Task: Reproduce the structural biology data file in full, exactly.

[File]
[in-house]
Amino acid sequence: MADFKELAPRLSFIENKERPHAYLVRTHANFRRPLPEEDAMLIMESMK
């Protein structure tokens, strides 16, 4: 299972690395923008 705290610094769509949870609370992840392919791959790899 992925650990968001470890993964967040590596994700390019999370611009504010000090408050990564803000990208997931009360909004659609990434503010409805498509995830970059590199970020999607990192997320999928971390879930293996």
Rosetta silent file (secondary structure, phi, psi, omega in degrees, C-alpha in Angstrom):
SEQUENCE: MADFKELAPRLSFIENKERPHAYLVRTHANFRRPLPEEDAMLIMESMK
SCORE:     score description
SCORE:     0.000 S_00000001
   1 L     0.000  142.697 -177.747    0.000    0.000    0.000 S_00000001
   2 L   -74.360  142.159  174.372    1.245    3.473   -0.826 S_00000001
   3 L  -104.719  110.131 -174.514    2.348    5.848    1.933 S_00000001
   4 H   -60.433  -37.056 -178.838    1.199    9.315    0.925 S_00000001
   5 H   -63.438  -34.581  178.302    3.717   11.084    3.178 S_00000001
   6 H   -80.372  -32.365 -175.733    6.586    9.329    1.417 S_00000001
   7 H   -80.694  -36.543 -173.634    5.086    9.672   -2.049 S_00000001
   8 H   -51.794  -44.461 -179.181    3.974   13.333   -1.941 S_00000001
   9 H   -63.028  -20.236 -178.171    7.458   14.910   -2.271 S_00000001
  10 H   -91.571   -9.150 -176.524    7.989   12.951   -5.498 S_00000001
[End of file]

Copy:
[in-house]
Amino acid sequence: MADFKELAPRLSFIENKERPHAYLVRTHANFRRPLPEEDAMLIMESMK
């Protein structure tokens, strides 16, 4: 299972690395923008 705290610094769509949870609370992840392919791959790899 992925650990968001470890993964967040590596994700390019999370611009504010000090408050990564803000990208997931009360909004659609990434503010409805498509995830970059590199970020999607990192997320999928971390879930293996």
Rosetta silent file (secondary structure, phi, psi, omega in degrees, C-alpha in Angstrom):
SEQUENCE: MADFKELAPRLSFIENKERPHAYLVRTHANFRRPLPEEDAMLIMESMK
SCORE:     score description
SCORE:     0.000 S_00000001
   1 L     0.000  142.697 -177.747    0.000    0.000    0.000 S_00000001
   2 L   -74.360  142.159  174.372    1.245    3.473   -0.826 S_00000001
   3 L  -104.719  110.131 -174.514    2.348    5.848    1.933 S_00000001
   4 H   -60.433  -37.056 -178.838    1.199    9.315    0.925 S_00000001
   5 H   -63.438  -34.581  178.302    3.717   11.084    3.178 S_00000001
   6 H   -80.372  -32.365 -175.733    6.586    9.329    1.417 S_00000001
   7 H   -80.694  -36.543 -173.634    5.086    9.672   -2.049 S_00000001
   8 H   -51.794  -44.461 -179.181    3.974   13.333   -1.941 S_00000001
   9 H   -63.028  -20.236 -178.171    7.458   14.910   -2.271 S_00000001
  10 H   -91.571   -9.150 -176.524    7.989   12.951   -5.498 S_00000001